Spotify launched its own Spotify Apps platform

Popular songs service Spotify has released its Spotify Apps platform, which designers and media companions is able to utilize to produce apps to run inside the company’s desktop software.

The platform was released at a media conference in New York that bore all of the selling points of Apple and Facebook‘s set-piece keynotes, with leader Daniel Ek outlining the news with the aid of several companions.

Ek said that Spotify apps brings functions like better recommendations, ticketing and editorial content for the service, with launch partners such as the Guardian, Rolling Stone, Billboard, Songkick, Last.fm and TuneWiki.

The Guardian’s application provides album reviews from the Guardian and the Observer into Spotify’s service, creating on the two companies’ relationship for a number of live gigs in London. Read more about the application below.

“Today, we become a totally integrated platform,” said Ek. “We’re opening our platform in a manner that enables you to curate the apps that you would like, and really make Spotify yours.This may be the starting of something game-changing for digital music.”

The brand new platform helps make the rivalry between Spotify and Apple’s iTunes even more clear-cut, with Spotify placing its bet on being a Facebook-style open platform to compete with the closed iTunes ecosystem.

Spotify’s UK managing director, Chris Maples, also told the Guardian that “We don’t go into anything we do thinking is this the contrary of what iTunes would do?’ But Daniel grew up in the digital world, as did lots of people in the business. And the digital environment is all about sharing and collaboration.”

The applications will sit within Spotify’s desktop customer, although Ek said that if successful, the platform may expand to its mobile applications later in life too. The apps will be open to free and paying people that use the service, although for now, developers won’t be able to charge for them.

Designers will need to publish their suggestions for apps to Spotify for approval before creating and launching them.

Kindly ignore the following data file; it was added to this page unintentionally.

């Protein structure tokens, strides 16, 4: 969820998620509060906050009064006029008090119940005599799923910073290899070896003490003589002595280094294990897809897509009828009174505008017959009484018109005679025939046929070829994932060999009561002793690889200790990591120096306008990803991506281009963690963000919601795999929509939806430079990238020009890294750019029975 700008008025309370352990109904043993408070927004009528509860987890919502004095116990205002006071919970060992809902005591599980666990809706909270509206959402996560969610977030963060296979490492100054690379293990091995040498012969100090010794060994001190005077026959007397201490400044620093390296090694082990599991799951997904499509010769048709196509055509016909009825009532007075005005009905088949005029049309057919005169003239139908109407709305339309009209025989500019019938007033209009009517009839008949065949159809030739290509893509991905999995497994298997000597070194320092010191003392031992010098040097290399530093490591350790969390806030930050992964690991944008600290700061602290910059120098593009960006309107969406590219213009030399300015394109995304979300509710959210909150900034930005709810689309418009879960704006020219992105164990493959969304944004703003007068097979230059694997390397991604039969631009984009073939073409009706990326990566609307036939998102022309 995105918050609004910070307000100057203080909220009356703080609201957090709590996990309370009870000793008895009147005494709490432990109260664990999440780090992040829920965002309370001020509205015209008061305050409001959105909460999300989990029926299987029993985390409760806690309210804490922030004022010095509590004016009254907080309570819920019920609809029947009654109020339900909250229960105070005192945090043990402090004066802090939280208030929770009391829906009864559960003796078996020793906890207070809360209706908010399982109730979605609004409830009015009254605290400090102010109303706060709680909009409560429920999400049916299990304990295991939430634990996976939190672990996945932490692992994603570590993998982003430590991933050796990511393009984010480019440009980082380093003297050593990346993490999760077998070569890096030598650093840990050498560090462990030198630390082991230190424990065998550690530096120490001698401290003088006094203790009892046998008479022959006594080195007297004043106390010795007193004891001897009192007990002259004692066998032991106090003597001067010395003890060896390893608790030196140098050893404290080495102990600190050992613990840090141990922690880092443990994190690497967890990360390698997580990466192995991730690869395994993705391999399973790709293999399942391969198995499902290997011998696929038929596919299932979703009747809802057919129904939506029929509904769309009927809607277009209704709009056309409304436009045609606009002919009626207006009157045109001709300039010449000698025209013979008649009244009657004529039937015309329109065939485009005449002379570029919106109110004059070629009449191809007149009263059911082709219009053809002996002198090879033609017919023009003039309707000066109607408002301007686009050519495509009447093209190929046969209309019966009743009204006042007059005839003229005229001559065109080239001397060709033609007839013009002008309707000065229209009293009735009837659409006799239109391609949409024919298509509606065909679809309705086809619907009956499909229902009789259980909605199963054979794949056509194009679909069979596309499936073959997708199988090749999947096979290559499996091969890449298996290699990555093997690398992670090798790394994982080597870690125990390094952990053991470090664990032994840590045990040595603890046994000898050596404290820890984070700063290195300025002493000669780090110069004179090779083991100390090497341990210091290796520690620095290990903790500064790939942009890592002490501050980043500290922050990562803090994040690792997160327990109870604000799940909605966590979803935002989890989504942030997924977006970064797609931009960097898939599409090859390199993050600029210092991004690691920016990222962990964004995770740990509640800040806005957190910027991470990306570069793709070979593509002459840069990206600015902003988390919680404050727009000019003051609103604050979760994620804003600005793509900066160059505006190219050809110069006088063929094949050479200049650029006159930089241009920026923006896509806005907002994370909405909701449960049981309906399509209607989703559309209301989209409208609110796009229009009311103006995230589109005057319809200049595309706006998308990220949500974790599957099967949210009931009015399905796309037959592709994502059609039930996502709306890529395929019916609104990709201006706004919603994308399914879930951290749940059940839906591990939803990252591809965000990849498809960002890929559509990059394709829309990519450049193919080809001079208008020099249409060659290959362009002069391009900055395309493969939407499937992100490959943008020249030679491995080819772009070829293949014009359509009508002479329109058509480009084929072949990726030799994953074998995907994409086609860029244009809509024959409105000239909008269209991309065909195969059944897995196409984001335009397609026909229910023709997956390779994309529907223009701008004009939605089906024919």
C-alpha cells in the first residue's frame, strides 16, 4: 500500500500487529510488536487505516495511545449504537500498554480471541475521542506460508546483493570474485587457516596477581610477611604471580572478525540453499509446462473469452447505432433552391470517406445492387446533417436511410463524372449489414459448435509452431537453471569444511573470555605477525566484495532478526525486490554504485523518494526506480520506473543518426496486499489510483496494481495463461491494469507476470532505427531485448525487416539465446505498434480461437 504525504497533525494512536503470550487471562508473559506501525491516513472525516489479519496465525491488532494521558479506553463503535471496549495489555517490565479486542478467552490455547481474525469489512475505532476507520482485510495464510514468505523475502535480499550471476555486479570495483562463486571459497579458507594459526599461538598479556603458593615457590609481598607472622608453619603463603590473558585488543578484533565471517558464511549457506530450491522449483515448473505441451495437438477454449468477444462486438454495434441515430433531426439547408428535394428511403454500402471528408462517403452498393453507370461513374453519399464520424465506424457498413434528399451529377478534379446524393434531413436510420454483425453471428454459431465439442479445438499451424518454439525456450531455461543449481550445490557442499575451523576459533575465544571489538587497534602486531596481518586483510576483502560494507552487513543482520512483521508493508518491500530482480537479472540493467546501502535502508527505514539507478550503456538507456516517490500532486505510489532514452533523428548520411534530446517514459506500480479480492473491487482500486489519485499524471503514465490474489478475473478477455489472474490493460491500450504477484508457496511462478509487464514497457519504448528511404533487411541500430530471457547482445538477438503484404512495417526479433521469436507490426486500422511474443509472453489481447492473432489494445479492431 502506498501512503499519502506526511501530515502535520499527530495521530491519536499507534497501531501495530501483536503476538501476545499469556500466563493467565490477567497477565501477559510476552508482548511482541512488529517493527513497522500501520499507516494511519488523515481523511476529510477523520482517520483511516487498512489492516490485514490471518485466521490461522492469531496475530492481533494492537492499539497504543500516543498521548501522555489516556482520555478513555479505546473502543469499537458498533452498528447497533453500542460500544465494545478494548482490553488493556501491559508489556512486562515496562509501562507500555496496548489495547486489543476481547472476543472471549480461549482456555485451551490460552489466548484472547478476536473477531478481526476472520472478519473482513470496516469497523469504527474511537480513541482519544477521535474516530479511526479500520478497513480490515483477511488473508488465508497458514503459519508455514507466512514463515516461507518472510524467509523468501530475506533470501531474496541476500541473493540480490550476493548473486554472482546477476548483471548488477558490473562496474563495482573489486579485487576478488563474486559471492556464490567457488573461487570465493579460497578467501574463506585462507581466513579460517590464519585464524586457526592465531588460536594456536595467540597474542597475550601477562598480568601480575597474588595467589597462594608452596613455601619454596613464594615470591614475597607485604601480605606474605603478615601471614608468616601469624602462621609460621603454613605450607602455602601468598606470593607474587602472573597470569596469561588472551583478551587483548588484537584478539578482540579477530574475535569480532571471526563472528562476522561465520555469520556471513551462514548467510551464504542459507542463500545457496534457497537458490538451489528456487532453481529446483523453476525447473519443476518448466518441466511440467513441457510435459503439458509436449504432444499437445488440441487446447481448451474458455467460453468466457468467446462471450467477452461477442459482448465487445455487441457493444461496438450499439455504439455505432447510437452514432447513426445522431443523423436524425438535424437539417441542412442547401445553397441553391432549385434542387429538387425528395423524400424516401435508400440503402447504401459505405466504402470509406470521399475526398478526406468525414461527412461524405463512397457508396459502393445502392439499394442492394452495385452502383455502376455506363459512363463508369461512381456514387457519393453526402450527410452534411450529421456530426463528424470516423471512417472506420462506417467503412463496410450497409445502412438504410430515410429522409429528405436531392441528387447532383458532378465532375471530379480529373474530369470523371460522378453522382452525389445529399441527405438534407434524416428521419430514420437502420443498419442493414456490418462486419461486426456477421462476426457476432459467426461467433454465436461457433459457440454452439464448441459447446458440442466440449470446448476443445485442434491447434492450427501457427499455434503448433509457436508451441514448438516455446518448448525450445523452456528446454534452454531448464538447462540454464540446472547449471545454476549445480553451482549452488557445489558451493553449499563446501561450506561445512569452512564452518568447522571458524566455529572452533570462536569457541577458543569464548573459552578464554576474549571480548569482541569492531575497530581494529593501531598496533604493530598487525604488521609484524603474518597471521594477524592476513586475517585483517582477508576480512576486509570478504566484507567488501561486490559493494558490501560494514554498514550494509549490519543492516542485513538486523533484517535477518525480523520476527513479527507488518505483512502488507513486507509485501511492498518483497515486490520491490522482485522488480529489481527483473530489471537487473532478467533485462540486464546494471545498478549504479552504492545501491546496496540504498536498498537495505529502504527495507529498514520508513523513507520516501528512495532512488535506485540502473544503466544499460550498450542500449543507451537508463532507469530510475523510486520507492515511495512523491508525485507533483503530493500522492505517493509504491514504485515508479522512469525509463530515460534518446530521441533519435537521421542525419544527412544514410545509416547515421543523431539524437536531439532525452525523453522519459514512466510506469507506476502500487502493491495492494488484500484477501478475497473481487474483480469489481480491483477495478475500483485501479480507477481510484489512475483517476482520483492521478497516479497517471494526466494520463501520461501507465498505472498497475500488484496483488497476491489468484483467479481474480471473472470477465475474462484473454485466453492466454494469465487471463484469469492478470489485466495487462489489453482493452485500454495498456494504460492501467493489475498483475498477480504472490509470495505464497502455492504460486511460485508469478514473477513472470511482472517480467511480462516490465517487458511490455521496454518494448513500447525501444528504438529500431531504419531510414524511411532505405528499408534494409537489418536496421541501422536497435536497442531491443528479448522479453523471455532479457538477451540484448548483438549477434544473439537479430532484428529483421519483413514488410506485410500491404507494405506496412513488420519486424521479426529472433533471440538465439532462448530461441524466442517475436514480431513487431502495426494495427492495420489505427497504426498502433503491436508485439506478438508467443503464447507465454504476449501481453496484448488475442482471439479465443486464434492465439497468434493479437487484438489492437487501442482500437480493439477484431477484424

Rolling Stone’s app provides album, song and playlist recommendations from the magazine’s staff, while TuneWiki’s shows lyrics in real-time as songs play in Spotify. Songkick’s app, meanwhile, will scan people’s listening histories and suggest gigs they might want to attend.

Spotify is also using the apps platform itself, to add new features to the service ¨C starting with a Facebook-style news ticker showing what friends are doing on the service.

“We have a lot more in the works. But more than anything we really look forward to being surprised by developers,” he said. “We believe they’re going to deliver amazing new apps within the Spotify platform.”

Ek did not address the recent criticisms of streaming music payouts to artists during the event, but he did defend the company’s business model, in response to a question about whether its payments to music rights holders risk becoming a bigger burden as more people use Spotify.

“For us, we don’t feel that those are onerous terms in any shape or form. We’re very happy with how our model is performing,” he said. “We are paying out the vast majority of all the revenues, and that’s really how we want to keep going.”

Spotify currently has 10 million active users, with 2.5 million of them paying for the service. It is available in 12 countries, and its users have created more than 500m playlists ¨C a number that has doubled since July 2011.

The company has a catalogue of 15m songs, and is adding about 20,000 new tracks a day ¨C although high-profile recent albums from Adele, Coldplay and Snow Patrol have been kept off the service by the artists’ management teams.

“The Spotify revolution is really to make access as an alternative to ownership,” said Ek. “We’re just three years in, but we’ve already become the second biggest digital revenue source for all the labels in Europe behind iTunes. And we’ve paid out more than $150m to the music industry so far.”

He also summed up Spotify’s mission statement with a carefully-crafted soundbite. “The ultimate goal here is to be as ubiquitous as the CD, but with all of the obvious advantages of being digital.”